Two days in the City

Beautiful sunshine in the City: Westminster Bridge (photo: Rachel MacGregor CC-BY)

I was lucky enough to have two days in London last week to attend two separate but linked events: the first was a Jisc sponsored workshop on Digital Appraisal and the second an Archivematica UK User group meet up.  It was a nice balance of activities, Day One was around the theory of how we decide what to keep or what to throw away and Day Two was about sharing experiences of using Archivematica – a digital preservation tool which can potentially help us with aspects of this.

Wednesday was a day at the University of Westminster – founded in 1838  in their beautiful buildings at 309 Regent Street.

Foyer at University of Westminster (Credit: Big Rock Cat / Sabotage1 https://en.wikipedia.org/w/index.php?title=File:University_of_Westminster_Foyer.jpg CC-BY 3.0)

This event – kindly sponsored by Jisc – designed to bring together digital preservation practitioners to discuss and explore approaches to the theory and practice of the managing digital archives. Chatham House Rules applied so there was freedom to discuss practice in an open and honest way.  The morning session comprised of two presentations.  The first focussed on the theory of appraisal, that is how we make decisions about what to keep and what to get rid of.  The second explored practical experiences of the same and reflecting on the change that those who are responsible for managing and looking after records have experienced in the move to the digital age.

For the afternoon session we reflected on what we had heard in the morning and were divided into smaller groups and invited to discuss the approaches we took to appraising both digital and physical collections.  It was a good chance to share experiences of tools which we found useful and difficulties we encountered.

For me it was a great opportunity to meet people out there actually “doing preservation” using a wide variety of tools. Sometimes when people use one software package or another it can have the effect of dividing them into camps.  It’s really important to be able to meet up with and share experiences of others who are in a similar position – as witnessed at the Archivematica Meeting the next day – but it also good to hear a diversity of experience.  There was a strong feeling that any tools, workflows and ways of working are likely to change and develop rapidly, paralleling rapid technological changes, so that anything we opt for now is necessarily only a “temporary” solution.  We have to learn to work in a state of flux and be dynamic in our approaches to preservation.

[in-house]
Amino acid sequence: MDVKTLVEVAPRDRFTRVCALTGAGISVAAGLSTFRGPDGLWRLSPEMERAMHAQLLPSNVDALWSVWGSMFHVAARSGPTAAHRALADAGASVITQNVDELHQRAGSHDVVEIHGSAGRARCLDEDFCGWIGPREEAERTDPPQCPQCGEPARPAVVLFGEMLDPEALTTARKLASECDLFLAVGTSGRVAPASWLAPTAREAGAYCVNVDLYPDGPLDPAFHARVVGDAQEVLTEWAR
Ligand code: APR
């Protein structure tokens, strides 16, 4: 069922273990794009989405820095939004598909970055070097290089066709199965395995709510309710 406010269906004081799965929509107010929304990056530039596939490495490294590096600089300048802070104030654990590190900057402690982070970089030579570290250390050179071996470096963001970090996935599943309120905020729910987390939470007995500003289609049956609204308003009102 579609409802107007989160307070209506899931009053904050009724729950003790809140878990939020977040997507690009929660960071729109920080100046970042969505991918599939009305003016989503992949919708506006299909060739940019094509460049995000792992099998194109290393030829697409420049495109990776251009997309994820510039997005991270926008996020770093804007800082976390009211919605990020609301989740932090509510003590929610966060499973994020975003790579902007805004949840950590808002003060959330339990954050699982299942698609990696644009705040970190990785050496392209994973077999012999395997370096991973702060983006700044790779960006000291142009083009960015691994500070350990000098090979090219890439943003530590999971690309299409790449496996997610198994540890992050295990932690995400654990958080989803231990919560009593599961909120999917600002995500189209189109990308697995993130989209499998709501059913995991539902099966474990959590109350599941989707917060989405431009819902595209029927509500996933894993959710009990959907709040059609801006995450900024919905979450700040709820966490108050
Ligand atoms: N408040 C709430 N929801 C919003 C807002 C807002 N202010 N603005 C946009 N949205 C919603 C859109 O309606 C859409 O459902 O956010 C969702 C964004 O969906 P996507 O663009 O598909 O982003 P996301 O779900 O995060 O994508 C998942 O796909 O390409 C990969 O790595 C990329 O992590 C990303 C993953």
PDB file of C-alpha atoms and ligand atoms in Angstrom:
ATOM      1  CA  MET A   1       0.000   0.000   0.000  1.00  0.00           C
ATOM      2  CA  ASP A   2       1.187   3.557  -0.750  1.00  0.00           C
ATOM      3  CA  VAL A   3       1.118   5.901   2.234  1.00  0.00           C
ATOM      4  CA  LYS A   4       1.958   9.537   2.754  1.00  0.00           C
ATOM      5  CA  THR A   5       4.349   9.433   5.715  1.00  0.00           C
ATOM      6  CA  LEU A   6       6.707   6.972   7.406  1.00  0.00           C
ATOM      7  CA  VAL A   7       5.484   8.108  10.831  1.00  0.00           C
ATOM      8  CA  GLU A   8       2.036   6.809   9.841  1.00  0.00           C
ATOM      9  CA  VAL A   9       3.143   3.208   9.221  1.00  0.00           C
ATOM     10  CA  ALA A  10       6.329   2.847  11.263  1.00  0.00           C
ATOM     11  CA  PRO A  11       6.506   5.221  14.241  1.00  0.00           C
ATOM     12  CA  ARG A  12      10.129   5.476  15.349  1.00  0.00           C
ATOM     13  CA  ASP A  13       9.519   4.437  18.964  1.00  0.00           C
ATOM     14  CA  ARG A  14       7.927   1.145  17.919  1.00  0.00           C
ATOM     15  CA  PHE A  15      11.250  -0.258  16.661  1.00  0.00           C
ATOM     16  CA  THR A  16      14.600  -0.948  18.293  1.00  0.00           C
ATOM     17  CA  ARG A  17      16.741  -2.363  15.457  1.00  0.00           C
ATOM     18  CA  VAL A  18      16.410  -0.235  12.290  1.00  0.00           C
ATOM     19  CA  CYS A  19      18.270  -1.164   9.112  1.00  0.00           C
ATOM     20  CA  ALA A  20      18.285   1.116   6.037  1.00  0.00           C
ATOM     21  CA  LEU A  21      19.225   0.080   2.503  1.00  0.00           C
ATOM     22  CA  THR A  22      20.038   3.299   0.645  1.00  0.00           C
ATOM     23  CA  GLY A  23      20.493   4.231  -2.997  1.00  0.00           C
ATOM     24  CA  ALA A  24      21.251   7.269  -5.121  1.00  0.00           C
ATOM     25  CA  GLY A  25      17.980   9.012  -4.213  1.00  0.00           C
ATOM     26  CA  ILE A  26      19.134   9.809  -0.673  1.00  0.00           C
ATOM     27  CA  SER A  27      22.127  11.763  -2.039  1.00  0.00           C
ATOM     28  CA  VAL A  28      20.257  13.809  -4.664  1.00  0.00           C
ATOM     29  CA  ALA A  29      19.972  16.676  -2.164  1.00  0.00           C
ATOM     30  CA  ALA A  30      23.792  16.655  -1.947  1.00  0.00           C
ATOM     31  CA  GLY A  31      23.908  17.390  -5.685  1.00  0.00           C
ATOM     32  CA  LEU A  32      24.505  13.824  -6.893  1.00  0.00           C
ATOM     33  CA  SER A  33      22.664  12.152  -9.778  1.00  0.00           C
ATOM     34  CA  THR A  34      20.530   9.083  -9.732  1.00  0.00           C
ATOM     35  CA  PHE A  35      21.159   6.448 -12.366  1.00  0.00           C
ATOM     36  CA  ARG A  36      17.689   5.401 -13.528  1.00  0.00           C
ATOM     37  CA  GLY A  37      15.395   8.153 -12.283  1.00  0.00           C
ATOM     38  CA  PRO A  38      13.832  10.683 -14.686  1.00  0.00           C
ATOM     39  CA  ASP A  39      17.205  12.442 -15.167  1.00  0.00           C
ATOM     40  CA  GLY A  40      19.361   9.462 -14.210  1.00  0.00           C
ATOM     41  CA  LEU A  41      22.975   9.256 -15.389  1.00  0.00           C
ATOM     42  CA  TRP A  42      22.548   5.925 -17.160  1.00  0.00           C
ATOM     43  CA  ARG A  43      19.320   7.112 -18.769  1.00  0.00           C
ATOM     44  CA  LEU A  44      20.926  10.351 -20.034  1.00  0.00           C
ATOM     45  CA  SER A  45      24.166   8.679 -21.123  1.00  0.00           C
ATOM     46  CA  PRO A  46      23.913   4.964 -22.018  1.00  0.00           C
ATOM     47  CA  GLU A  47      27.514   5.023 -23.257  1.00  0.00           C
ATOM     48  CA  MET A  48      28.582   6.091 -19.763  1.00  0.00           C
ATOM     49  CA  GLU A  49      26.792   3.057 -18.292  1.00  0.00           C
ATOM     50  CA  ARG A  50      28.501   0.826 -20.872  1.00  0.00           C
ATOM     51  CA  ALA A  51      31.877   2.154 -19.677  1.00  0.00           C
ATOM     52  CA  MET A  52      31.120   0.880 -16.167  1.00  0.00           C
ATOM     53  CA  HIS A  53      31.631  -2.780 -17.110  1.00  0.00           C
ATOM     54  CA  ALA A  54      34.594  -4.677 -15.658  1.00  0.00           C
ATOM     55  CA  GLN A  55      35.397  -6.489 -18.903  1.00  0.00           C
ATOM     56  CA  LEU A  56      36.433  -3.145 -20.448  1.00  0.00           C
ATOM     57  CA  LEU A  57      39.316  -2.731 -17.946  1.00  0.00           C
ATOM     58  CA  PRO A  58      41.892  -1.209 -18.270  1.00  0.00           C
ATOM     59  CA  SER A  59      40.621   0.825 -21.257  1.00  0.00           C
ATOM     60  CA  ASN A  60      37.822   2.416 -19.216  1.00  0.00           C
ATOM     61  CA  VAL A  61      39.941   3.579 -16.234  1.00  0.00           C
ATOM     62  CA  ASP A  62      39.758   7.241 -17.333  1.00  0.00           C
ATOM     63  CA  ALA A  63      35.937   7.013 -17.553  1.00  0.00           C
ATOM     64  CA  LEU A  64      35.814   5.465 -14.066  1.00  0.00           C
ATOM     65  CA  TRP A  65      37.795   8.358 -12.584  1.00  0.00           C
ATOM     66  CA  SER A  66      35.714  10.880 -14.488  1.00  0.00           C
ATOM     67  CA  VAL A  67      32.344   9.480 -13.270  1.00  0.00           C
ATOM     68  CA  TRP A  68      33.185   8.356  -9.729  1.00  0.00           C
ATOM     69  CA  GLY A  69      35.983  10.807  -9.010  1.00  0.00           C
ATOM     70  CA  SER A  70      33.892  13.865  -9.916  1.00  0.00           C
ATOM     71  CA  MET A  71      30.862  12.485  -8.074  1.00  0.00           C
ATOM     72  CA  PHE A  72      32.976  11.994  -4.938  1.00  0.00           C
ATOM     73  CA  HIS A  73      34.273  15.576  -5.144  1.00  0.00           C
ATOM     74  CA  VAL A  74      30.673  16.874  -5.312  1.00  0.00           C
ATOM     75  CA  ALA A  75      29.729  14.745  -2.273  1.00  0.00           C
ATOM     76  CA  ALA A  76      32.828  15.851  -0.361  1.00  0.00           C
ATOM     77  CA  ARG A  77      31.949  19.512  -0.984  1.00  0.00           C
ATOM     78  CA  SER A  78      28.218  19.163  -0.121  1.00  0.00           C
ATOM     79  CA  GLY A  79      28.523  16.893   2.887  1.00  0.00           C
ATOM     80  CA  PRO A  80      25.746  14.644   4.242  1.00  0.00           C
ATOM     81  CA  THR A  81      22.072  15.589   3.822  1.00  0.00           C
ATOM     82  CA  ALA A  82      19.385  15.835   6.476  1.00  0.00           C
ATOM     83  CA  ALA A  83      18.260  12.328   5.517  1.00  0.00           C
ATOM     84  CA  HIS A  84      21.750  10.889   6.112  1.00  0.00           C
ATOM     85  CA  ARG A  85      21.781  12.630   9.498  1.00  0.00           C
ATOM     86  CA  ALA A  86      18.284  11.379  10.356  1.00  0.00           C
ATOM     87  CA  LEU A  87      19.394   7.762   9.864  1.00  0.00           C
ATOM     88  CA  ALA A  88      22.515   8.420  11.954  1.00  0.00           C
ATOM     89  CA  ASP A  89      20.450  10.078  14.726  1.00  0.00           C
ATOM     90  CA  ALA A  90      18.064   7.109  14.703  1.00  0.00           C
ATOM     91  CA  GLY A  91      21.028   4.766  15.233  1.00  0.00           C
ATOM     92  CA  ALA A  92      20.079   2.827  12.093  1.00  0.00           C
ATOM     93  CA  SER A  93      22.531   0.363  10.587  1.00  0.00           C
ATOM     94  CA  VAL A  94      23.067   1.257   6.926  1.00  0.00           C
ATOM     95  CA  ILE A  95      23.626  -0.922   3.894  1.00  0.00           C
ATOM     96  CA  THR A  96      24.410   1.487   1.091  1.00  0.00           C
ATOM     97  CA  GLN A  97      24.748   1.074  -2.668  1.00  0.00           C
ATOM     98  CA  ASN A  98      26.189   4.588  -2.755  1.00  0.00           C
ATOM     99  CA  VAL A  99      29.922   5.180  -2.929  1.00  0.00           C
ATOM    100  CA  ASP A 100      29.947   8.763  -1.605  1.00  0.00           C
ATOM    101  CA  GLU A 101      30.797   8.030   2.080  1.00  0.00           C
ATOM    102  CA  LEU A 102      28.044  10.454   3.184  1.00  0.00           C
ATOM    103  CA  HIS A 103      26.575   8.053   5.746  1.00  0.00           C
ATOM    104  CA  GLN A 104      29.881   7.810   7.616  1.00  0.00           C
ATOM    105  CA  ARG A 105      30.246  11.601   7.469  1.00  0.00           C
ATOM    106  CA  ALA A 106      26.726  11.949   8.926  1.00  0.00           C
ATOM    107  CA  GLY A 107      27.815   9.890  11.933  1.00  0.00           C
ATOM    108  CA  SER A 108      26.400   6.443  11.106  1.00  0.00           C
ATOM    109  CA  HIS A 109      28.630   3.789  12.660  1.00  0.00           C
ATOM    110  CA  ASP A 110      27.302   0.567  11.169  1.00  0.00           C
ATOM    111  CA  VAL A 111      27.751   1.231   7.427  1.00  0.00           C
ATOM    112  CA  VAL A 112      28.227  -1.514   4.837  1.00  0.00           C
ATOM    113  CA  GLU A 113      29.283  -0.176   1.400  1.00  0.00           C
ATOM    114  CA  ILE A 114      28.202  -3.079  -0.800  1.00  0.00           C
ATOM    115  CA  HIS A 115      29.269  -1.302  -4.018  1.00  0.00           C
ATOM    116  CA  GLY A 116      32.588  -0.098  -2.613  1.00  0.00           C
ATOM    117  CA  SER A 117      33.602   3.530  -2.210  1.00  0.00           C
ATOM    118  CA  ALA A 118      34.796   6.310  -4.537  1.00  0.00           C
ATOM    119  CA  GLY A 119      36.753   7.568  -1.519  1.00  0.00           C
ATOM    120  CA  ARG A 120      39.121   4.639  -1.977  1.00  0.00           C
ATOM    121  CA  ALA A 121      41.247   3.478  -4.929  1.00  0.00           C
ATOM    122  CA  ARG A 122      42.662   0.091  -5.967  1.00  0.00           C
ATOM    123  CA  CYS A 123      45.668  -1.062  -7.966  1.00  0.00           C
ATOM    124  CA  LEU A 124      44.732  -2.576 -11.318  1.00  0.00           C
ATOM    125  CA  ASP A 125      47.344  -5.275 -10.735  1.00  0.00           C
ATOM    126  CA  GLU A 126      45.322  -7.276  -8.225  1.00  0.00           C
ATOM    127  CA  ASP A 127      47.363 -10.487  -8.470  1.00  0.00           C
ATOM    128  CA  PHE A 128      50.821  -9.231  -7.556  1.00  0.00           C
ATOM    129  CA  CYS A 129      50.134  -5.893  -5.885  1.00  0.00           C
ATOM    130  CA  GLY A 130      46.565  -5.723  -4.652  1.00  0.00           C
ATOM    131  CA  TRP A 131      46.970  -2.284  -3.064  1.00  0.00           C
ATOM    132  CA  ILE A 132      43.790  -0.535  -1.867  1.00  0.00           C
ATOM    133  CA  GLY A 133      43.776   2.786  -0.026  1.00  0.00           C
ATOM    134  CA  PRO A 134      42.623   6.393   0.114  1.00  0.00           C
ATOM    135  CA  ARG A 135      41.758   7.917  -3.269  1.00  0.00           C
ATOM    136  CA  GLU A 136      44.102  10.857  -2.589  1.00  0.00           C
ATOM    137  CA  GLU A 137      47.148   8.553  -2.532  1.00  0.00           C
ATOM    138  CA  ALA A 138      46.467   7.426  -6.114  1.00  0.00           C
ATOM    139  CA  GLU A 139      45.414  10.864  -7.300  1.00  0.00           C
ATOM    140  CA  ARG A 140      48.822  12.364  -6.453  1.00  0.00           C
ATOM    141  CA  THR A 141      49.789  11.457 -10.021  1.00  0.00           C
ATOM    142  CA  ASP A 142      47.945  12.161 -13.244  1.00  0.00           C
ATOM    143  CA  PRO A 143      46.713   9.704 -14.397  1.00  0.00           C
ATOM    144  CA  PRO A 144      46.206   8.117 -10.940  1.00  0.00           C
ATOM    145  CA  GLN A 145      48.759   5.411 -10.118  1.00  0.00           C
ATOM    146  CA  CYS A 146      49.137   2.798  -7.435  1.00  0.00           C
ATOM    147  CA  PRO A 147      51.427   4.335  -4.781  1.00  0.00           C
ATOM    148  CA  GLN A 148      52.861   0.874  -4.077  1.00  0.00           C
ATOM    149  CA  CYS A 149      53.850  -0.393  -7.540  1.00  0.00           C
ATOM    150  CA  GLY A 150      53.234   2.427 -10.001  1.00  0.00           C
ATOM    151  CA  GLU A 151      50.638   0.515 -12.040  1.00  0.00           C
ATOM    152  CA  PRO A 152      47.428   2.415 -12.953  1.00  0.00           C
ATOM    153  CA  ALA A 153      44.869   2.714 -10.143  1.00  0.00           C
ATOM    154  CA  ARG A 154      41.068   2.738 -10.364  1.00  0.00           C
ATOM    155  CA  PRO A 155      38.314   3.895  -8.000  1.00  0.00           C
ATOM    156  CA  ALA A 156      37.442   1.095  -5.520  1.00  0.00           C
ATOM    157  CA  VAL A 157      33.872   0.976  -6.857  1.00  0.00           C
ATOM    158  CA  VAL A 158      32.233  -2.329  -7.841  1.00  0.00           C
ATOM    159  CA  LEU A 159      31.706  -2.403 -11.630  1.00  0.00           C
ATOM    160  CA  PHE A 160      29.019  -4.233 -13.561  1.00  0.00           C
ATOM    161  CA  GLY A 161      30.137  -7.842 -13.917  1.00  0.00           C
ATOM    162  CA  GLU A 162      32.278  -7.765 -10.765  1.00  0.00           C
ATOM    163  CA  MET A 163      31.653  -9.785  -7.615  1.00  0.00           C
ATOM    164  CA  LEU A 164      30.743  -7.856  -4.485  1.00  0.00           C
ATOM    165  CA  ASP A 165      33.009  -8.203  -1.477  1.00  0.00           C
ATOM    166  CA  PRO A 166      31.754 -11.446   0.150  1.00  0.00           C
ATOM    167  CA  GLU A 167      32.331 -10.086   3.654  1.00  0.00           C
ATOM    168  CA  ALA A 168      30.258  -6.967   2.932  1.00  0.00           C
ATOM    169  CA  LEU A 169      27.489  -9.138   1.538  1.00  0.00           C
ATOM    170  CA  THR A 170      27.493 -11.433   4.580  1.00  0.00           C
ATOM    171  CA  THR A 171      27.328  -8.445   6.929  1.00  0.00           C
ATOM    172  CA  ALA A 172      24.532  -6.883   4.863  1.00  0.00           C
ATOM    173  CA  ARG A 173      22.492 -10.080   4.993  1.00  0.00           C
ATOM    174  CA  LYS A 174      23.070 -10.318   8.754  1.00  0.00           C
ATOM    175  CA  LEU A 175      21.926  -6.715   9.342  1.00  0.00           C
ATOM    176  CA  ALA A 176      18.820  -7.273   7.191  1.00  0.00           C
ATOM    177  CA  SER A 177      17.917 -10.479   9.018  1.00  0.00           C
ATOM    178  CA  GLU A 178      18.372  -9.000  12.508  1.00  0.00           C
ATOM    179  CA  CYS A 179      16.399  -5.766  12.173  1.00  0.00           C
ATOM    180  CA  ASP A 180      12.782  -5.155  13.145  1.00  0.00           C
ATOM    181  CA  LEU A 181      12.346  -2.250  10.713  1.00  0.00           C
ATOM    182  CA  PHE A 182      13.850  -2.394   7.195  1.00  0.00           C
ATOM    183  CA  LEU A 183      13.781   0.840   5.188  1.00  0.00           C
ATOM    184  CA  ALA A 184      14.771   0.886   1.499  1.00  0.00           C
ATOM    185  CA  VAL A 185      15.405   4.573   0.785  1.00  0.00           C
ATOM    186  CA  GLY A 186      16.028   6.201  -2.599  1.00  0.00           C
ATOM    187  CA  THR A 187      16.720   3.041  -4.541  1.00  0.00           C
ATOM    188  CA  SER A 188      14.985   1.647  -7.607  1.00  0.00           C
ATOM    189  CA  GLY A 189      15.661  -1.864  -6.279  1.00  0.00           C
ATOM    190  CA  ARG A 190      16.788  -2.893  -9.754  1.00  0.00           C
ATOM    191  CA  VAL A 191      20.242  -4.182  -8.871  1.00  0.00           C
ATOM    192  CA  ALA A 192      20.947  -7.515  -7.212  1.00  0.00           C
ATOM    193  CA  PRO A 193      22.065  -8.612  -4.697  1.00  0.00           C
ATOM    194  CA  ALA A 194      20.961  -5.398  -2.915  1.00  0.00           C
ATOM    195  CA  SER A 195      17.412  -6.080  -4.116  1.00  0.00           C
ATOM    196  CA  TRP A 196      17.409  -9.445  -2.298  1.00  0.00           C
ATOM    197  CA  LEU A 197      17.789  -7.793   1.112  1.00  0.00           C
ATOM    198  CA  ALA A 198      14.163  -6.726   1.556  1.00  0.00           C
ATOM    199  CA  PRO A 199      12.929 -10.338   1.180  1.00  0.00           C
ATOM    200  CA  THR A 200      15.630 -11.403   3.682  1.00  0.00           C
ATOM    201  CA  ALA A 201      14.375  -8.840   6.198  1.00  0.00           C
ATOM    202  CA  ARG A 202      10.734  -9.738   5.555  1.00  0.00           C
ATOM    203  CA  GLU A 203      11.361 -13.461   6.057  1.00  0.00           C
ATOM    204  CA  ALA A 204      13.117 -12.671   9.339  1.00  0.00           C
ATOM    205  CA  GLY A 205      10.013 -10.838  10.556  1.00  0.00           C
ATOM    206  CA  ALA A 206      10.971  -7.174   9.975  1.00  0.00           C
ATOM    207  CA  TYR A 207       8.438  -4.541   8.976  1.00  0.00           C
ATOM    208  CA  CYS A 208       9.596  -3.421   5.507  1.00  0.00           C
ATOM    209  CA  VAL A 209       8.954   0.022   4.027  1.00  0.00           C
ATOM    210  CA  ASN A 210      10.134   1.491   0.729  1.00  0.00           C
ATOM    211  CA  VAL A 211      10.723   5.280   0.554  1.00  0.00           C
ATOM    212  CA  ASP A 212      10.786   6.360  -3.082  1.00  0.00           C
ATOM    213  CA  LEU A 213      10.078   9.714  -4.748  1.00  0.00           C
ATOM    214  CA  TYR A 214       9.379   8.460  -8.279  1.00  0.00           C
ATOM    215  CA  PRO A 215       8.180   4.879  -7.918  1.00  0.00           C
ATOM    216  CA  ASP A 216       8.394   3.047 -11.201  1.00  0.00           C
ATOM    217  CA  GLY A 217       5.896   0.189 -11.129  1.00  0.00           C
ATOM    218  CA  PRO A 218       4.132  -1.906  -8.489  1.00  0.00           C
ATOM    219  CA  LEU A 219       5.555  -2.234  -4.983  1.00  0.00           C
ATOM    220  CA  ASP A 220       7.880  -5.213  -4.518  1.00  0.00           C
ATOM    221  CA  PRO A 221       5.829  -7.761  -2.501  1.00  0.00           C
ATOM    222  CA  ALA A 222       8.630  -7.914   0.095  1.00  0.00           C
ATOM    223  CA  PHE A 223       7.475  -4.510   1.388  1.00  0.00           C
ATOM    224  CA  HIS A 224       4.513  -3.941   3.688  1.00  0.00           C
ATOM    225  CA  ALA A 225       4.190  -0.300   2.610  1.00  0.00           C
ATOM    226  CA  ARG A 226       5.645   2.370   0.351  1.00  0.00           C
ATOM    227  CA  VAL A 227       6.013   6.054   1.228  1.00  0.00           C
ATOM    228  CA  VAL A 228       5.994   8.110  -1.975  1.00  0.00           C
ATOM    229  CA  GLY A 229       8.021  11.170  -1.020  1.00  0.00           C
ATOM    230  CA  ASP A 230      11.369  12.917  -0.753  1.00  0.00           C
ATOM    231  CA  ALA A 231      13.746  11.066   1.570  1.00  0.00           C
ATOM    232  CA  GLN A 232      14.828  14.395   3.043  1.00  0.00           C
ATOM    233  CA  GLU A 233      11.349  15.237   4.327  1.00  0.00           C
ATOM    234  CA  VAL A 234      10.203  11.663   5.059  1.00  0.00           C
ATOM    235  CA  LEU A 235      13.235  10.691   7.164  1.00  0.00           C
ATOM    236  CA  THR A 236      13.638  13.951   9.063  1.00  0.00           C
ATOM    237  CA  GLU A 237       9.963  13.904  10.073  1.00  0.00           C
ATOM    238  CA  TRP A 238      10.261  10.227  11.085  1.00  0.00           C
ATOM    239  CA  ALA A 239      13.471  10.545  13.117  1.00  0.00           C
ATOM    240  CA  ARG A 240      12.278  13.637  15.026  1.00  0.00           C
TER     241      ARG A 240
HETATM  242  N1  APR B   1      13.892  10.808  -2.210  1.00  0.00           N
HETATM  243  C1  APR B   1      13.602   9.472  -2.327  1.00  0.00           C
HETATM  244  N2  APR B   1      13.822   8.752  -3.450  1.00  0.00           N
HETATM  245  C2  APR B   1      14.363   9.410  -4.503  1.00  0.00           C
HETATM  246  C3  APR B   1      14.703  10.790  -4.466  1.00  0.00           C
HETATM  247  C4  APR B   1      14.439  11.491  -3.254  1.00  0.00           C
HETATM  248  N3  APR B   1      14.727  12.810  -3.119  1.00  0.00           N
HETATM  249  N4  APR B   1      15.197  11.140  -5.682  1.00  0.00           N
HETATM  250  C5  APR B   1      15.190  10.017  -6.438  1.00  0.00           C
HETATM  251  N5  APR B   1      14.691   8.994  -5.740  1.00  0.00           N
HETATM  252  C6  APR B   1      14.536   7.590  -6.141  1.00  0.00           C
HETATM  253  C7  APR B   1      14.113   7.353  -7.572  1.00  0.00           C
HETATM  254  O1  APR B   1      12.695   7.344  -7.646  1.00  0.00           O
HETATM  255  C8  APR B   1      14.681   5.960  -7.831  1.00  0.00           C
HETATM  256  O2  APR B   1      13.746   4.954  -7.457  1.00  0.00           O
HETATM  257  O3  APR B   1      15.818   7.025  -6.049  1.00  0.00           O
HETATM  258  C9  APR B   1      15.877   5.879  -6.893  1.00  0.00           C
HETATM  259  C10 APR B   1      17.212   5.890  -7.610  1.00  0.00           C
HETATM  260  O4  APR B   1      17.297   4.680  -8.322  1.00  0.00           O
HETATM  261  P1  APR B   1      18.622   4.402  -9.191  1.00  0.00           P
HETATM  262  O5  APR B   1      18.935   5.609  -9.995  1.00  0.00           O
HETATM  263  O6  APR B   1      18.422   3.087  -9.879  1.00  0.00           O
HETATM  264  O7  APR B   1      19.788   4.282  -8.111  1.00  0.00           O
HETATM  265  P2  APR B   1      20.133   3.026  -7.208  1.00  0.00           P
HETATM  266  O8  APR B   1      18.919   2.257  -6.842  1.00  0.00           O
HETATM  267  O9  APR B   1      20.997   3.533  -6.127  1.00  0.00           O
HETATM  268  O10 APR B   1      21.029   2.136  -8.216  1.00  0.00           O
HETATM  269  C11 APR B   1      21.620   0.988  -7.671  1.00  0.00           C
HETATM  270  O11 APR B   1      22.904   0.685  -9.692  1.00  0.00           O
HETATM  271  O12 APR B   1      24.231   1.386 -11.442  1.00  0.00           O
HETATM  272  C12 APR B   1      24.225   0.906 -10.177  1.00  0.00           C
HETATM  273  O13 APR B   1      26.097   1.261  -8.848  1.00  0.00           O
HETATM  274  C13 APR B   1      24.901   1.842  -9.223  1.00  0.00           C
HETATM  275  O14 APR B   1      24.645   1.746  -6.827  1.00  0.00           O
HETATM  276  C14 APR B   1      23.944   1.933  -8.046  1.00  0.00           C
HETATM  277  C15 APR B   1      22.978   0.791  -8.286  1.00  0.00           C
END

Day two was the Archivematica UK User group this time hosted by Westminster School.  I’ve blogged before about this group when we hosted here at Lancaster University. Yet another fantastic setting for our meeting another brilliant opportunity to discuss our work with colleagues from a wide range of institutions.

Deans Yard, Westminster (Photo by Rachel MacGregor CC-BY)

The morning session involved the sharing of workflows and in a nice parallel to the previous day’s session, talking about appraisal!

Lunch was back-to-school in the canteen but I’m pleased to report that school dinners have certainly moved on since I remember them!

In the afternoon there were a selection of presentations – including one that I gave to update people on our work at Lancaster as part of the Jisc RDSS to create a reporting tool – DMAonline – which will work with Archivematica to give added reporting functionality.  One of the attractive things about Archivematica as a digital preservation tool, is that it is Open Source so that it allows for development work to happen parallel to the product and to suit all sorts of circumstances.

We also heard from Hrafn Malmquist at University of Edinburgh talking about his recent work with Archivematica to help with preserving the records of the University Court. Sean Rippington from the University of St Andrews talked to us about experimenting with exporting Sharepoint files and Laura Giles from the University of Hull talked about documenting Hull’s year as City of Culture.

We were also lucky enough to get a tour of Westminster School’s archive which gave the archivist Elizabeth the chance to show off her favourite items, including the wonderful Town Boy ledger which you can discover for yourself here.

All in all it was a very useful couple of days in London which gave me a lot to think about and incorporate into my practice.  Having time to reflect on theoretical approaches in invaluable and rarely achieved when the “day job” is so busy and I am grateful to have had the time to attend.